Durban - The ethekwini Municipality’s “Clean My City” programme, which includes removing vagrants and drug peddlers from Albert Park and the so-called “Whoonga Park” near Durban’s CBD, has been criticised for creating problems in a nearby suburb.

Ward councillor for Glenwood, the DA’s Nicole Graham, said on Thursday she had seen an increase in crime reports from residents over the past three weeks.

Graham was speaking to the Daily News hours after scores of vagrants were chased away from the two problem areas. Some of them had been sleeping under bridges and the ramps on and off the M4.

The city had carried out raids on Wednesday and Thursday. Some of the vagrants claimed their possessions, including mattresses, had been burned.

While escaping the metro police, many ran up Che Guevara (Moore) Road.

On Friday morning about 20 metro police officers raided Whoonga Park in Victoria Embankment, removing about 120 vagrants.

There was no resistance from the vagrants who then walked towards Glenwood.


Graham said the forced removal was not the solution as crime, particularly petty crime, had increased in Glenwood where the vagrants had fled.

“There had been too many activities down at the Albert Park areas with police chasing them and they have now moved from Whoonga Park to Glenwood,” she said.

“I understand the concerns of metro police to have to move those people from there (but) if they are dealing with the problem, don’t just chase people away,” she said.

“It must be dealt with comprehensively. There is no use dispersing them from Albert Park. We are dealing with a social concern here.”

Graham said the city did not have any of its Urban Management Zone security guards in Glenwood and Umbilo, so vagrants were now using the two suburbs as hideouts.

The chairman of the Glenwood Community Watch, Guy Perrins, echoed Graham’s words.

He said there were about 300 vagrants sleeping on pavements in the Umbilo and lower Glenwood areas.

“Our sector has been severely affected,” said Perrins.

He said his members had to conduct patrols every day and night. “We are exposing ourselves to risks.”

Perrins said the problem should be addressed using a “collective approach”.

“We are dealing with a symptom, which is crime, and the authorities should look into the cause.”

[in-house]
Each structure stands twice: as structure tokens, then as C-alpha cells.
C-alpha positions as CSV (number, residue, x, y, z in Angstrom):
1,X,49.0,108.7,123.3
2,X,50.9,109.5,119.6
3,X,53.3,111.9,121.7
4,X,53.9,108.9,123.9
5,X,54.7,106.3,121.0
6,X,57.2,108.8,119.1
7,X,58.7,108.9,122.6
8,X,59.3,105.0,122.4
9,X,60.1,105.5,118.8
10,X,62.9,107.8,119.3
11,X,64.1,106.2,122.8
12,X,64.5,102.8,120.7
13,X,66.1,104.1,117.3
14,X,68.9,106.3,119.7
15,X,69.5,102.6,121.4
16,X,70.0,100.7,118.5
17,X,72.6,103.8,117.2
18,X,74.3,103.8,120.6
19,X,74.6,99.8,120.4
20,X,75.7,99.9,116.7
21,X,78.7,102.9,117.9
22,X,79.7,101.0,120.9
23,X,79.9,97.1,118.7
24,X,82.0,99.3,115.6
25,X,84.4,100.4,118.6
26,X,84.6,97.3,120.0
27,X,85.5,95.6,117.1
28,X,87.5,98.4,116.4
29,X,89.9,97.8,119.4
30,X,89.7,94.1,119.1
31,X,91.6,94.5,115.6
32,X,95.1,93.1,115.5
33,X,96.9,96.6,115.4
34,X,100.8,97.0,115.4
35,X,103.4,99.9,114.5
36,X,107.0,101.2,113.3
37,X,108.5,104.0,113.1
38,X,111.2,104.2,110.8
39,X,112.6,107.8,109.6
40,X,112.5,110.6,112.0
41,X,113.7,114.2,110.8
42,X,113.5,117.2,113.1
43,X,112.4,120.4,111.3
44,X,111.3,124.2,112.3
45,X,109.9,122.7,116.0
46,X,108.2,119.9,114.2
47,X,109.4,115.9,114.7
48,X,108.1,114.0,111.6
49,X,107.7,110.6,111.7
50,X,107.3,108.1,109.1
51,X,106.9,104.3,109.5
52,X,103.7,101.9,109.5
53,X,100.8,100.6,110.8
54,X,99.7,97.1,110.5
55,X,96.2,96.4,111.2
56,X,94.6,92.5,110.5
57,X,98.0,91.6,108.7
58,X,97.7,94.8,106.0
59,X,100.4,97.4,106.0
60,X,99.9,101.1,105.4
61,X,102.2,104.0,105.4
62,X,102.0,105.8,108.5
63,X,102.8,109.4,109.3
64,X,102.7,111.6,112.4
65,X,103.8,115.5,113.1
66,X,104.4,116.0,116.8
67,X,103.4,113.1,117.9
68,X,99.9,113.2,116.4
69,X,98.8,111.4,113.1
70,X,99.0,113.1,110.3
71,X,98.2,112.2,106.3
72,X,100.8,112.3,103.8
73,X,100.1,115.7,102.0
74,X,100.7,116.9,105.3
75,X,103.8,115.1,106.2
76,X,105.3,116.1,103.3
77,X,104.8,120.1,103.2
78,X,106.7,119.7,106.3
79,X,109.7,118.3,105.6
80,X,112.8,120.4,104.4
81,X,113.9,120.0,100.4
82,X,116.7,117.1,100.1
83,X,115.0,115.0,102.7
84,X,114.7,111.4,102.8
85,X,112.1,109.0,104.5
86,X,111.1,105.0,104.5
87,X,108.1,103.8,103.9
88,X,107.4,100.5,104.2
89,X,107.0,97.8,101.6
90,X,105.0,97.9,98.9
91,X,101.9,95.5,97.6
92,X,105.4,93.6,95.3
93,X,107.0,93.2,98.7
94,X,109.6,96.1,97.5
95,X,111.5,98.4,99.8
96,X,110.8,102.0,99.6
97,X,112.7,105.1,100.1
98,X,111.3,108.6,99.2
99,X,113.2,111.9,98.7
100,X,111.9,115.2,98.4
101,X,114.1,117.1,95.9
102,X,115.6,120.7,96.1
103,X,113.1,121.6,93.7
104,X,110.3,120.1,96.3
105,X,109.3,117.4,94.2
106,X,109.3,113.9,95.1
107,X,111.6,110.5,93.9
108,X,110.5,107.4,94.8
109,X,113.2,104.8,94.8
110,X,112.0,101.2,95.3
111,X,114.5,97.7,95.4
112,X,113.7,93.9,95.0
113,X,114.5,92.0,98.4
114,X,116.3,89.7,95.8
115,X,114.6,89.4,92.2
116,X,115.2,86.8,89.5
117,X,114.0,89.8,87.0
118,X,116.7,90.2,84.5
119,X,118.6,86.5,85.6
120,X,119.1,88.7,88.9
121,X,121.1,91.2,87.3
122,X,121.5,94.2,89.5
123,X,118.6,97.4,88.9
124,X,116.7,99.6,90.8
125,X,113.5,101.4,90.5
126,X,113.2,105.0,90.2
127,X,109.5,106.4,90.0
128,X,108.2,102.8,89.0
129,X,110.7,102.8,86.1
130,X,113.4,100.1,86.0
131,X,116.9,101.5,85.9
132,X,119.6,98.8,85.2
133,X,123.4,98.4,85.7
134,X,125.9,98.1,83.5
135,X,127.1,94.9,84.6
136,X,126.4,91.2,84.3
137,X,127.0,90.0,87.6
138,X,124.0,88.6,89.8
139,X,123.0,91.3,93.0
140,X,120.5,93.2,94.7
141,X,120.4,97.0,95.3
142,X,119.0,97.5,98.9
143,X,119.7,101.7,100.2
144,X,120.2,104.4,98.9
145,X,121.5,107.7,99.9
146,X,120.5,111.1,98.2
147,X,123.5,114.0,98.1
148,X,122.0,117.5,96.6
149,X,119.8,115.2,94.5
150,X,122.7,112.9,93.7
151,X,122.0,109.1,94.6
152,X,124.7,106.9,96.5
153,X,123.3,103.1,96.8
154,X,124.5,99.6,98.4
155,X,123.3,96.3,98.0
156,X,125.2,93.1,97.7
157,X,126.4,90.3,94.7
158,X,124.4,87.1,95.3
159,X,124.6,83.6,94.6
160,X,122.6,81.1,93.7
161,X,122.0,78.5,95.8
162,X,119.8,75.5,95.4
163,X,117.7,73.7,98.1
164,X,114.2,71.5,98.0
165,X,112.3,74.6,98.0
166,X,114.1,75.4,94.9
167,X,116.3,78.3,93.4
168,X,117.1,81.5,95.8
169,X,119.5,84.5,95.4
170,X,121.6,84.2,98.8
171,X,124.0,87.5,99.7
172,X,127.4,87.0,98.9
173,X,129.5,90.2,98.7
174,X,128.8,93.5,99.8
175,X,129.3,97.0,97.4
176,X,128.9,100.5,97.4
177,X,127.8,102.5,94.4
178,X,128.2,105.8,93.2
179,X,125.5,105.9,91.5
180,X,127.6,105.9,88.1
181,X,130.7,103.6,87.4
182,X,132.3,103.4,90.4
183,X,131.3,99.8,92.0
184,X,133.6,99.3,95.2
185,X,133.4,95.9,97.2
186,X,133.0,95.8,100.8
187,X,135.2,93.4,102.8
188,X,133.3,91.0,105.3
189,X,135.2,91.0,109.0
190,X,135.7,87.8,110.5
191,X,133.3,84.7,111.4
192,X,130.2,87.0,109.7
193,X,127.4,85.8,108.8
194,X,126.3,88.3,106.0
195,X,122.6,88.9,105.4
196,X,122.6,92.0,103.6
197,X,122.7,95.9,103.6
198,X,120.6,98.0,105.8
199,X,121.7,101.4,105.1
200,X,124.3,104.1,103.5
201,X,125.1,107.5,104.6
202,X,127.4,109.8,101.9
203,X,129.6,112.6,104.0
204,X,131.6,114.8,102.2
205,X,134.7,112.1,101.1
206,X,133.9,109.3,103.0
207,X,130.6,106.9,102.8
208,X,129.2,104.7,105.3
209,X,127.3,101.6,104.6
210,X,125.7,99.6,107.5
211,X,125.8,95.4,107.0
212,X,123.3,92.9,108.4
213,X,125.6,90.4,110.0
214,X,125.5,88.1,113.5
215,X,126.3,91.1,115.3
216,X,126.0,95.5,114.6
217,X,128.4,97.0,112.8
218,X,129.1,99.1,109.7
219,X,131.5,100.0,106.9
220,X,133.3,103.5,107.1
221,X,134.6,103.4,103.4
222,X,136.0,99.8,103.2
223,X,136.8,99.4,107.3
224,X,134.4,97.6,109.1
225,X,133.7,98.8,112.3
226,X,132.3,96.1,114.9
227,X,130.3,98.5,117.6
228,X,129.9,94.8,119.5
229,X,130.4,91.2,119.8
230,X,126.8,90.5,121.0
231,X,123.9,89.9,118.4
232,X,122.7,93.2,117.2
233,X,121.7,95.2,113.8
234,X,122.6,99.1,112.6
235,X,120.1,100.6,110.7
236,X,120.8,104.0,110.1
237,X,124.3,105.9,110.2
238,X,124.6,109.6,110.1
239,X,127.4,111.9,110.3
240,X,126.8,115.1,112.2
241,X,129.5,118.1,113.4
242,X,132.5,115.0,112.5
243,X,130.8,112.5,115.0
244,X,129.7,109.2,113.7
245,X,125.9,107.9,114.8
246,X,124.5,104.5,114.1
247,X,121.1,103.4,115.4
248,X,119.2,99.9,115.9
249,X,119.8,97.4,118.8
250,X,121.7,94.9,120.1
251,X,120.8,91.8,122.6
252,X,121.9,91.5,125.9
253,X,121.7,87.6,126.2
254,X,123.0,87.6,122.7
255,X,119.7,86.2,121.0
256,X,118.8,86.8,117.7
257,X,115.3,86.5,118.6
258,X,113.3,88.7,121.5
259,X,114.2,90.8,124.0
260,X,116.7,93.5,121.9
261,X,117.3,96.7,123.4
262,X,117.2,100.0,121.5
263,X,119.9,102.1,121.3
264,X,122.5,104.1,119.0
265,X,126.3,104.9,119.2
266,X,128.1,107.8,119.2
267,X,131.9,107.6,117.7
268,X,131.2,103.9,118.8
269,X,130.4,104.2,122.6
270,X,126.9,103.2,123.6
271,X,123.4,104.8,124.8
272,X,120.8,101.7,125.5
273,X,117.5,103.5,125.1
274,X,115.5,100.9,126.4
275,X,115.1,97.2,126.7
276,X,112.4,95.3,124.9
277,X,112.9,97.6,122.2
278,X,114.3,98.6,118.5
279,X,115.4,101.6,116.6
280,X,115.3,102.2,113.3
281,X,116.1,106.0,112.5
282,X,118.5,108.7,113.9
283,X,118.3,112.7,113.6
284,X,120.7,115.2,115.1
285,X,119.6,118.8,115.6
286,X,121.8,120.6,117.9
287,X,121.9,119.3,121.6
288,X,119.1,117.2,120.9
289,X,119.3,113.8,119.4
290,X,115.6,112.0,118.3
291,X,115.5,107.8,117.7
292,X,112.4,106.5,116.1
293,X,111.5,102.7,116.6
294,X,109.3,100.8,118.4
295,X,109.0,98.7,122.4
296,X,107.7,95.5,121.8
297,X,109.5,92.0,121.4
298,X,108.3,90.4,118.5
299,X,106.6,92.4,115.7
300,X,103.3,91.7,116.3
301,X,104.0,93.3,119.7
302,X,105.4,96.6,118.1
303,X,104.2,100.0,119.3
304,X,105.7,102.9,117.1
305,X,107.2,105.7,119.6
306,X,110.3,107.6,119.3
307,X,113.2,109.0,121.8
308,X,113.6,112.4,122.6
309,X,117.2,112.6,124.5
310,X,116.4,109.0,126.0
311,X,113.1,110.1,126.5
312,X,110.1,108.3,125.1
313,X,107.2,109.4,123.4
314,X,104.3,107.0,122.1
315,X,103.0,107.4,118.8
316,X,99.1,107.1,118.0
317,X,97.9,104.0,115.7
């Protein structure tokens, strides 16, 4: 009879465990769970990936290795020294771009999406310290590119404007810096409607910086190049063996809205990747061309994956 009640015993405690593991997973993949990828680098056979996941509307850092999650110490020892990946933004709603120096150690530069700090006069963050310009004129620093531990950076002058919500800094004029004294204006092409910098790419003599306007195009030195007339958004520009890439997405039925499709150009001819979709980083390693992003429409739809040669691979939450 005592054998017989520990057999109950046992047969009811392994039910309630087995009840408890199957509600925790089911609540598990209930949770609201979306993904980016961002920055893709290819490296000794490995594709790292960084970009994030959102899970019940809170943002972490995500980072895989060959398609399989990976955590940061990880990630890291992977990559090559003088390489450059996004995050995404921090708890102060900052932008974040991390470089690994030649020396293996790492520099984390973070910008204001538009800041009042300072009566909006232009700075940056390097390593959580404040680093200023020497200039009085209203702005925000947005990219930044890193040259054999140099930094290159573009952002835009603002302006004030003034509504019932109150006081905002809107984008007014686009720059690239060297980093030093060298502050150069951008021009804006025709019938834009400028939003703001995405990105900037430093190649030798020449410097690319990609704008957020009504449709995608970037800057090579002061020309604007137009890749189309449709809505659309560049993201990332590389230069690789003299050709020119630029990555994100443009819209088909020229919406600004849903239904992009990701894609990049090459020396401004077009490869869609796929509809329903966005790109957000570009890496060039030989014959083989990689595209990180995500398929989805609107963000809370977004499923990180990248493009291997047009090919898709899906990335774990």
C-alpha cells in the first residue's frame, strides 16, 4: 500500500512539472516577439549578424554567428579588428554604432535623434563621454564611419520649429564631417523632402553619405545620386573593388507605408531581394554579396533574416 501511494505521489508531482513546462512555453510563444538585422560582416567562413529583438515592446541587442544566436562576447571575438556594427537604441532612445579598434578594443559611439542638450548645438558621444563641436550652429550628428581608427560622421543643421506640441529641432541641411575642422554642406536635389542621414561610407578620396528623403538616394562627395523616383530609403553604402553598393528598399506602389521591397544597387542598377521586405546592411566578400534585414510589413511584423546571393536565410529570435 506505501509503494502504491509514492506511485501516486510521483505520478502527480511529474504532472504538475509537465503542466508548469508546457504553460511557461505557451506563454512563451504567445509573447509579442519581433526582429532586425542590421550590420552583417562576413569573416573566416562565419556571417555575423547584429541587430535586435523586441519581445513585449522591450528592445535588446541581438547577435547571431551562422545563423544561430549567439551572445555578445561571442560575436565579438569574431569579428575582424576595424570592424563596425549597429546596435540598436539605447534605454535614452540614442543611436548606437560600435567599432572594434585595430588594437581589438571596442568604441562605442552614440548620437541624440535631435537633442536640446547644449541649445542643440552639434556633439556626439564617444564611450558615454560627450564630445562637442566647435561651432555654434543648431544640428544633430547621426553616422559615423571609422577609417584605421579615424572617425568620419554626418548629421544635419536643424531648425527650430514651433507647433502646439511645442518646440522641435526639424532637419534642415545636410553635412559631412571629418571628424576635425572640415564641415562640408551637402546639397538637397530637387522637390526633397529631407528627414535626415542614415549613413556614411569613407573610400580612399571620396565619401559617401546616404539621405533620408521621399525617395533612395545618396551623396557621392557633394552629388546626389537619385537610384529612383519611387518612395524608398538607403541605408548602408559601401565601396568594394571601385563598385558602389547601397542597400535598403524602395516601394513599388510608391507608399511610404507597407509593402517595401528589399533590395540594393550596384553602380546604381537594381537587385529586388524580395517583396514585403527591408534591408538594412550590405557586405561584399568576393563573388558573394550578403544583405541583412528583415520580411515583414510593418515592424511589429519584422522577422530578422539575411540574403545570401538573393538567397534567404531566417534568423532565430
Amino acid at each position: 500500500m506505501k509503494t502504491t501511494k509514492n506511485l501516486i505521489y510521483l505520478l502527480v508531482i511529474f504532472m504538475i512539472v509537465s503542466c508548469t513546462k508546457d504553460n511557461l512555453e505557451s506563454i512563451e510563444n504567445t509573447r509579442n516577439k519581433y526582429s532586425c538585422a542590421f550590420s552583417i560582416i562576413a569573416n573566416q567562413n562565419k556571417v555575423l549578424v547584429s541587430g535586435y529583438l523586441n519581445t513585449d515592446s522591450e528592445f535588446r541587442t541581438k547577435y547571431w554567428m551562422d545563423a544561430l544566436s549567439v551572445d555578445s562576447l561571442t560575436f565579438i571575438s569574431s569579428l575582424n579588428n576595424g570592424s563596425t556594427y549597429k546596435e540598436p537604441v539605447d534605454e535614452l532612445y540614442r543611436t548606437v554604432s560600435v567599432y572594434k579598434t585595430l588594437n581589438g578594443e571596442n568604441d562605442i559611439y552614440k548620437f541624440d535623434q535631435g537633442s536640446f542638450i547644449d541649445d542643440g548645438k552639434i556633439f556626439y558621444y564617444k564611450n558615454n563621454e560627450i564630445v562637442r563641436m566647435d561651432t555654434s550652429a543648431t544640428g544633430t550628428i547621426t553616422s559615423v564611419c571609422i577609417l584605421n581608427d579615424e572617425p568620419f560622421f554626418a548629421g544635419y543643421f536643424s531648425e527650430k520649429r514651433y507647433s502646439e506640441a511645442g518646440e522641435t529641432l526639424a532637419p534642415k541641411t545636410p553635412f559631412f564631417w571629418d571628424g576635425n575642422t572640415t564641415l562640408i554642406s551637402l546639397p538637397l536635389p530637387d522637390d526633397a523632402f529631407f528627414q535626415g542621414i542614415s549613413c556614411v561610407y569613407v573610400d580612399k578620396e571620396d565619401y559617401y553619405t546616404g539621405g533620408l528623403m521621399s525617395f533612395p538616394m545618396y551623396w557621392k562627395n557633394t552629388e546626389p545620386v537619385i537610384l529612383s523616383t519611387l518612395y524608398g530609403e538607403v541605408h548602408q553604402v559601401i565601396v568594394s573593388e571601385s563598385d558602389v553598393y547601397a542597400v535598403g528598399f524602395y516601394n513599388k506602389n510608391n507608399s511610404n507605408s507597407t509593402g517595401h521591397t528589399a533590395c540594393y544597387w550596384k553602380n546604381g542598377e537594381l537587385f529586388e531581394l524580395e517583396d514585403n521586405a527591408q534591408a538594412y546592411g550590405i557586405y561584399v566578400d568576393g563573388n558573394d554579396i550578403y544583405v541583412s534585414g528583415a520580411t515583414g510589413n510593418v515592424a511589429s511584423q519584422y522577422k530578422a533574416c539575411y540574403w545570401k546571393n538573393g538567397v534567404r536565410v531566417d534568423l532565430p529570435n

Metro police spokesman, Superintendent Eugene Msomi, said when vagrants were moved from one place, others would arrive from elsewhere including other cities.

“We do have a problem. I don’t think in the end we will eradicate the problem of these guys. It’s an issue that is everywhere,” he said.

“Every single day we have to remove these people. It’s a very difficult, delicate job.”

Msomi said he was happy that the municipality was doing something to address the problem by establishing rehabilitation centres for drug addicts.

Mayor James Nxumalo promised to clear Albert Park and Whoonga Park of vagrants by June, after seeing the areas had become a haven for drug traffickers and users.

He also announced plans for rehabilitation centres, including one in Mansel Road.

Some of the vagrants who spoke to the Daily News yesterday said they liked the idea of rehabilitation centres.

Others, however, said they were more concerned about the way they were being treated by the police.

“They came again this morning and chased us away,” said one vagrant, who used to live in Whoonga Park.

“They come almost every day. They would tell us to go away from this place and when we move to other places they chase us away from there too. I don’t like staying here but because I don’t have a place to stay I have no other choice.”

One man said he was from KwaMashu, but that it was better to be in the city to make a living than the township.

He said he worked as a taxi assistant in the CBD.

“Others are just here for fun and drugs. They are coming from townships because drugs are not always available there,” he said.

“Here, there is merchant (drug dealer) 24/7.”

Another former Whoonga Park inhabitant, who identified himself only as Madlokovu, said if there were a place arranged for them, he would be happy to move..

“Some of us would stay in those places…,” he said.

A young woman said, “Most of us don’t sleep here.

“We only come during the day to smoke and at night we go to different places where we can hide.”

Daily News